Lawmakers Start Looking Into Air Travel Safety

Lawmakers Start Investigations Into Airlines

( – In January, the Federal Aviation Administration grounded all domestic flights for hours due to an issue with the Notice to Air Missions (NOTAM) system. The communication medium is essential to air travel safety because it gives flight personnel real-time information, alerting them to anything abnormal with the National Airspace System (NAS). NOTAM failed due to human error, and although the issue was identified and quickly corrected, it highlights a problem that Congress feels the need to address.

On February 7, legislators held a hearing to discuss aviation safety concerns along with the recent set of circumstances that resulted in several airlines canceling or delaying thousands of flights, leaving many stranded over the December holidays. According to The Hill, lawmakers are worried about air travel safety and are afraid the recent problems will harm the industry.

Chairman of the House Transportation and Infrastructure Committee, Rep. Sam Graves (R-MO), stated that the US aviation system needs “urgent attention,” according to The Hill. With more people seeking flight travel after a lull in recent years, it’s more important than ever to ensure that Americans stay safe in the air. Rep. Rick Larsen (D-WA) echoed that sentiment, adding that NOTAM is no longer state-of-the-art and desperately needs a system update. However, that takes money. The FAA recently announced it is in the process of modernizing the notification system.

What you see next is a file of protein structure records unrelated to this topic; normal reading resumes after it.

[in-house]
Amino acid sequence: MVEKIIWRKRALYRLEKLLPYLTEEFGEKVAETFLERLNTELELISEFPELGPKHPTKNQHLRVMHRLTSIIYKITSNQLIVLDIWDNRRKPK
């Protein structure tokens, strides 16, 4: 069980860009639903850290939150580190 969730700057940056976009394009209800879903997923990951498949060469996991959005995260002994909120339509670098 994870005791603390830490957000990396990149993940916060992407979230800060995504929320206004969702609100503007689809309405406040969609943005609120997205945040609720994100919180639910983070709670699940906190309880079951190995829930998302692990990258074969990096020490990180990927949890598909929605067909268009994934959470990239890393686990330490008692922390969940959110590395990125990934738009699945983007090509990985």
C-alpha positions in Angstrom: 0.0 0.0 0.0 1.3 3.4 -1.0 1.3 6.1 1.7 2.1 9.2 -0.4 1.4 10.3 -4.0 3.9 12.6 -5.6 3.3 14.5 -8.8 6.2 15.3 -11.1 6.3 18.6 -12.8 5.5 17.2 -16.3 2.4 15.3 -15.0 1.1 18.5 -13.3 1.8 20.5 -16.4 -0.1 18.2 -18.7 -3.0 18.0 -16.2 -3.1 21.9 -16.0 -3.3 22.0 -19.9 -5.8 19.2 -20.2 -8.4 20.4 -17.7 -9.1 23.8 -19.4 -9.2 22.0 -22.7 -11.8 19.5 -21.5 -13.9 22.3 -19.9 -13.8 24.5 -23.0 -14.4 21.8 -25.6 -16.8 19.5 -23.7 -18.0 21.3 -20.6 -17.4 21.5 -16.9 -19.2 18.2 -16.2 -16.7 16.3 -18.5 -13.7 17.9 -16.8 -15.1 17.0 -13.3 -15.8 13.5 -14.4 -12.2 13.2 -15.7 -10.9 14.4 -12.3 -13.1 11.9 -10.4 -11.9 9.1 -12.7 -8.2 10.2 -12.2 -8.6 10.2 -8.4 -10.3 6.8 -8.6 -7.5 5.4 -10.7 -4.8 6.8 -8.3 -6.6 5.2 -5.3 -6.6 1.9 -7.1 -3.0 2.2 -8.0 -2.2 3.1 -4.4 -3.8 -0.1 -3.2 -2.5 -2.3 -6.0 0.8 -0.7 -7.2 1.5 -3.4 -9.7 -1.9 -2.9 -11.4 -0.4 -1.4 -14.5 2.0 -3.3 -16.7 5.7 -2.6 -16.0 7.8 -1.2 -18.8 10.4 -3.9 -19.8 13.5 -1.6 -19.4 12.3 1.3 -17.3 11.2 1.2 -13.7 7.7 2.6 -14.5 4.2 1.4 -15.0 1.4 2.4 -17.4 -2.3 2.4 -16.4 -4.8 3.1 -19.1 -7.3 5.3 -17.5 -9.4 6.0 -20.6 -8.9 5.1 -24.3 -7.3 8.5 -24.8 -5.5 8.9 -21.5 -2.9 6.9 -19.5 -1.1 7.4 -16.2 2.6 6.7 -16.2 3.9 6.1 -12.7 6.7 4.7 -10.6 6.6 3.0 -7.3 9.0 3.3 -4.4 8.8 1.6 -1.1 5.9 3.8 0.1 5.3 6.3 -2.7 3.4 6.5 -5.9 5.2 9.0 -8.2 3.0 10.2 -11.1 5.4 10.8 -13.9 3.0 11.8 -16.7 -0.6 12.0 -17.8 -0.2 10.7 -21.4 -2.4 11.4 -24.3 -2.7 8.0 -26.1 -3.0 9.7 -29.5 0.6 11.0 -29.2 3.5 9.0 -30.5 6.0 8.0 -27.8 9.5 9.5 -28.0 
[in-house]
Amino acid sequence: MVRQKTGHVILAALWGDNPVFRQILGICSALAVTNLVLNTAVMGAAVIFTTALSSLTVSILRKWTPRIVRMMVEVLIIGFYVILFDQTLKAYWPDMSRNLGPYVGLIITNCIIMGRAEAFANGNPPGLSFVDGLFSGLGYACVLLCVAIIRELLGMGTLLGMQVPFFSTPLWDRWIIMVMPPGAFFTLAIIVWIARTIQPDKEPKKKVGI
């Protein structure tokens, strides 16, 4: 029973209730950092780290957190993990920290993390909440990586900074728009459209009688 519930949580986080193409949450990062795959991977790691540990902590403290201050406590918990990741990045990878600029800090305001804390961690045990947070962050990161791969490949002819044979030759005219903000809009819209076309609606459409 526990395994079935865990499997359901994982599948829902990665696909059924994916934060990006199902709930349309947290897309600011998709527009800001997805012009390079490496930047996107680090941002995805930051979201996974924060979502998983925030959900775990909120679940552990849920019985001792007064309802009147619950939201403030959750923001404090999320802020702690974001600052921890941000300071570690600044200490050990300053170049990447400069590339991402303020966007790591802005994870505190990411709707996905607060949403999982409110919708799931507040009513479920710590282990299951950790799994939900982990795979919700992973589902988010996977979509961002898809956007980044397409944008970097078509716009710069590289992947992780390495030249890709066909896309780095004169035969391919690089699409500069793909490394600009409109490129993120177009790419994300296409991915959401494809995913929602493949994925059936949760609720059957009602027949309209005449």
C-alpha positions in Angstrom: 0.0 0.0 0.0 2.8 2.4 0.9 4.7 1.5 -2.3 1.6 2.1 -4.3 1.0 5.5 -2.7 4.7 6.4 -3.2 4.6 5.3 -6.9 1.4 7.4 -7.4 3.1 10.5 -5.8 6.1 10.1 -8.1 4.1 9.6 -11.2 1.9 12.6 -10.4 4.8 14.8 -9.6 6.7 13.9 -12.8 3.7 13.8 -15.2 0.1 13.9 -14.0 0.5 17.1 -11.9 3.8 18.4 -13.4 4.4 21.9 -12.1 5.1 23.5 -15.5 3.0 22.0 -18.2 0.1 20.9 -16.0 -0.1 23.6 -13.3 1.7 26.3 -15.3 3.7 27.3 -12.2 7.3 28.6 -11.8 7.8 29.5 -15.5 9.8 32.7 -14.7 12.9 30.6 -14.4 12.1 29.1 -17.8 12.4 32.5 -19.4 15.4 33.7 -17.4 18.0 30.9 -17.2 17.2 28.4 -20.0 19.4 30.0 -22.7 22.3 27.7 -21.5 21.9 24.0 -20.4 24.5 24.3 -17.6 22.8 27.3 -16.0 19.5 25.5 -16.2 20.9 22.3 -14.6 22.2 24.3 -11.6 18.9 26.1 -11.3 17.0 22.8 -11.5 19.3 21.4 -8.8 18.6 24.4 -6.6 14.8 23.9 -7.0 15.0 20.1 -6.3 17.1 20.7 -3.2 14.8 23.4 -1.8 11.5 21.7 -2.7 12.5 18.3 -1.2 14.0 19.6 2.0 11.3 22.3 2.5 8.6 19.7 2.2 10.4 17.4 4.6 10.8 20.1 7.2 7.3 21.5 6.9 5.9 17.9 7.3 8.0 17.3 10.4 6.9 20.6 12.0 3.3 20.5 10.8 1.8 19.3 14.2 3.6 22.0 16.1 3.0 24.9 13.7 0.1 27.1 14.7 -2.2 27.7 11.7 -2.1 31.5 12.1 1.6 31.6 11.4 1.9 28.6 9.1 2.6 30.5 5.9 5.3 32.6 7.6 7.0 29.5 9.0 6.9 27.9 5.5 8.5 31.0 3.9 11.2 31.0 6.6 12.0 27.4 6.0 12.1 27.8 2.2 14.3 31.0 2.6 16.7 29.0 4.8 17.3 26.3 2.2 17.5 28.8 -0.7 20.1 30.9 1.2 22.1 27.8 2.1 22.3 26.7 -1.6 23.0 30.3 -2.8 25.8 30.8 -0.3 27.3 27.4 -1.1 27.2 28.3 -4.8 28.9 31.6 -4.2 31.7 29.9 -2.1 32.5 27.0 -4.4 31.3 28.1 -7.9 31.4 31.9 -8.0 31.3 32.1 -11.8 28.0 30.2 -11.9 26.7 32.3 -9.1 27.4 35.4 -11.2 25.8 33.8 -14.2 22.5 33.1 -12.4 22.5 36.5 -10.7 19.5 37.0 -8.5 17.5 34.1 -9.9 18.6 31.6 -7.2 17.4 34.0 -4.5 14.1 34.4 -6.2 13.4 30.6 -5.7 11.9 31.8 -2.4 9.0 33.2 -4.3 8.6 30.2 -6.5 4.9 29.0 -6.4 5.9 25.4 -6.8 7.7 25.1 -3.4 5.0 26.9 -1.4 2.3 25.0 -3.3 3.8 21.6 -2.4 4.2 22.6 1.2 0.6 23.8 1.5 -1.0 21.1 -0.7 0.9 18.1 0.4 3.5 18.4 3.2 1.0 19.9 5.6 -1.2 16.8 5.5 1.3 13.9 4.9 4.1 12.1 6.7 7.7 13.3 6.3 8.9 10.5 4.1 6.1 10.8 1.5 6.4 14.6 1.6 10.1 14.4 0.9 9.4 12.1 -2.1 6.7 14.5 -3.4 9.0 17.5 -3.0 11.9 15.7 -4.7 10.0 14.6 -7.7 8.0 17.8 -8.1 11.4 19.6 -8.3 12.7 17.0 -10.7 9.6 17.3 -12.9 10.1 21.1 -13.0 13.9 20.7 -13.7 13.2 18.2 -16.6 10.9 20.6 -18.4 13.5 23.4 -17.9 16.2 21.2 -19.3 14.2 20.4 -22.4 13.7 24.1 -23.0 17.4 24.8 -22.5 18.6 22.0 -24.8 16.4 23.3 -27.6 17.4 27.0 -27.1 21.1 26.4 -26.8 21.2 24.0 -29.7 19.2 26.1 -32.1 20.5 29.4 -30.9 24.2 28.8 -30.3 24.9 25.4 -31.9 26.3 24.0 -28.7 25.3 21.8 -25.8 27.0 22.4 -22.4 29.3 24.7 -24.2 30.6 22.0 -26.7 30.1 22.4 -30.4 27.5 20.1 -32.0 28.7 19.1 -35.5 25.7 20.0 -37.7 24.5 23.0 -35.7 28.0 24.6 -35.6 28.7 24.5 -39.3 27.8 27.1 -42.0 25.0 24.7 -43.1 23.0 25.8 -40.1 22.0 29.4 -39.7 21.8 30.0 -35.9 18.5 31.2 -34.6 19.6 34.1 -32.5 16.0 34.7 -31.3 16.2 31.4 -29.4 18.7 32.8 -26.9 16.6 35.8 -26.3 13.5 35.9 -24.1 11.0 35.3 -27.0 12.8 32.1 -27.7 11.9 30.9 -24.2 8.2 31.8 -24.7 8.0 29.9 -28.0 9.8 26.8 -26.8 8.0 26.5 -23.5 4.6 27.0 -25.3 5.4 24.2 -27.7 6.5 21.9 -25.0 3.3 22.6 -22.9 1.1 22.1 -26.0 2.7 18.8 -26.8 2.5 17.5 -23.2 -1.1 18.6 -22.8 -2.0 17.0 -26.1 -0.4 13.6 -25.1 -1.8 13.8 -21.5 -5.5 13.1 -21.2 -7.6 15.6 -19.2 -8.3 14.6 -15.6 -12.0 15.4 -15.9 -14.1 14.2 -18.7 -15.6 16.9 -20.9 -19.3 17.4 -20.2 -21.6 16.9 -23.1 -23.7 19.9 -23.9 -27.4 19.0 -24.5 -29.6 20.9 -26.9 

The flight agency noted its progress in rectifying the situation so far, but The Hill reported the FAA’s budget hasn’t changed since 2009 — not even for inflation. As such, the Department of Transportation is asking for over $29 million in additional funding this year to upgrade the system.

Rep. Pete Stauber (R-MN) recently introduced the NOTAM Improvement Act of 2023, which calls for the formation of a task force to evaluate the NOTAM system and provide a list of recommendations for improvement. The measure passed the House on January 25 with bipartisan support. Senators also signaled they would soon look into issues plaguing the airline industry.

The Senate Commerce Committee held its own hearing on February 9, where Southwest Airlines testified regarding the travel complications in December.

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